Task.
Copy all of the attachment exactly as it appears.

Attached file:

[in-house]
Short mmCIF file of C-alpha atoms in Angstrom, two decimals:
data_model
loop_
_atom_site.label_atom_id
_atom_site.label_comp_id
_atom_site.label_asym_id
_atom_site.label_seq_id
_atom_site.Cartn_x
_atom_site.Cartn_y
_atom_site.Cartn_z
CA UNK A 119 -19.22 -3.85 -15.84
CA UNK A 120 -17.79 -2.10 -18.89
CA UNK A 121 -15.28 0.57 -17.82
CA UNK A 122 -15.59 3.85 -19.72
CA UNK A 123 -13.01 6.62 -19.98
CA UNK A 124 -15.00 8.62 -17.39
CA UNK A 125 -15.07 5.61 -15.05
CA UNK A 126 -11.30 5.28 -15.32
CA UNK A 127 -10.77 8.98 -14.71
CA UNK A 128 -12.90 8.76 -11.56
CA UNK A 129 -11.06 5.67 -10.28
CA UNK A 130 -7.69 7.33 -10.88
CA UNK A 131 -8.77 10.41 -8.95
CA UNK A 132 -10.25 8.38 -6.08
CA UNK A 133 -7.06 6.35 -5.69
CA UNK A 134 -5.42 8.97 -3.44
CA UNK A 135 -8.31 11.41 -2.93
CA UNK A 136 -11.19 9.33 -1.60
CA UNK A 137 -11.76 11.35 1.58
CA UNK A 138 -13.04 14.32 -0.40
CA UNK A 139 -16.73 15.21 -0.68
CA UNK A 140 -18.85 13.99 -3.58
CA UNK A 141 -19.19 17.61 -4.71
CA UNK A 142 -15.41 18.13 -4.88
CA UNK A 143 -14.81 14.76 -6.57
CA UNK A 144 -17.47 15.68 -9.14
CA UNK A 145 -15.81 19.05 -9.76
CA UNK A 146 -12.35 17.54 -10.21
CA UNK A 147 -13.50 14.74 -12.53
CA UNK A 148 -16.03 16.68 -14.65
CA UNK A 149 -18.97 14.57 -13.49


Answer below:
[in-house]
Short mmCIF file of C-alpha atoms in Angstrom, two decimals:
data_model
loop_
_atom_site.label_atom_id
_atom_site.label_comp_id
_atom_site.label_asym_id
_atom_site.label_seq_id
_atom_site.Cartn_x
_atom_site.Cartn_y
_atom_site.Cartn_z
CA UNK A 119 -19.22 -3.85 -15.84
CA UNK A 120 -17.79 -2.10 -18.89
CA UNK A 121 -15.28 0.57 -17.82
CA UNK A 122 -15.59 3.85 -19.72
CA UNK A 123 -13.01 6.62 -19.98
CA UNK A 124 -15.00 8.62 -17.39
CA UNK A 125 -15.07 5.61 -15.05
CA UNK A 126 -11.30 5.28 -15.32
CA UNK A 127 -10.77 8.98 -14.71
CA UNK A 128 -12.90 8.76 -11.56
CA UNK A 129 -11.06 5.67 -10.28
CA UNK A 130 -7.69 7.33 -10.88
CA UNK A 131 -8.77 10.41 -8.95
CA UNK A 132 -10.25 8.38 -6.08
CA UNK A 133 -7.06 6.35 -5.69
CA UNK A 134 -5.42 8.97 -3.44
CA UNK A 135 -8.31 11.41 -2.93
CA UNK A 136 -11.19 9.33 -1.60
CA UNK A 137 -11.76 11.35 1.58
CA UNK A 138 -13.04 14.32 -0.40
CA UNK A 139 -16.73 15.21 -0.68
CA UNK A 140 -18.85 13.99 -3.58
CA UNK A 141 -19.19 17.61 -4.71
CA UNK A 142 -15.41 18.13 -4.88
CA UNK A 143 -14.81 14.76 -6.57
CA UNK A 144 -17.47 15.68 -9.14
CA UNK A 145 -15.81 19.05 -9.76
CA UNK A 146 -12.35 17.54 -10.21
CA UNK A 147 -13.50 14.74 -12.53
CA UNK A 148 -16.03 16.68 -14.65
CA UNK A 149 -18.97 14.57 -13.49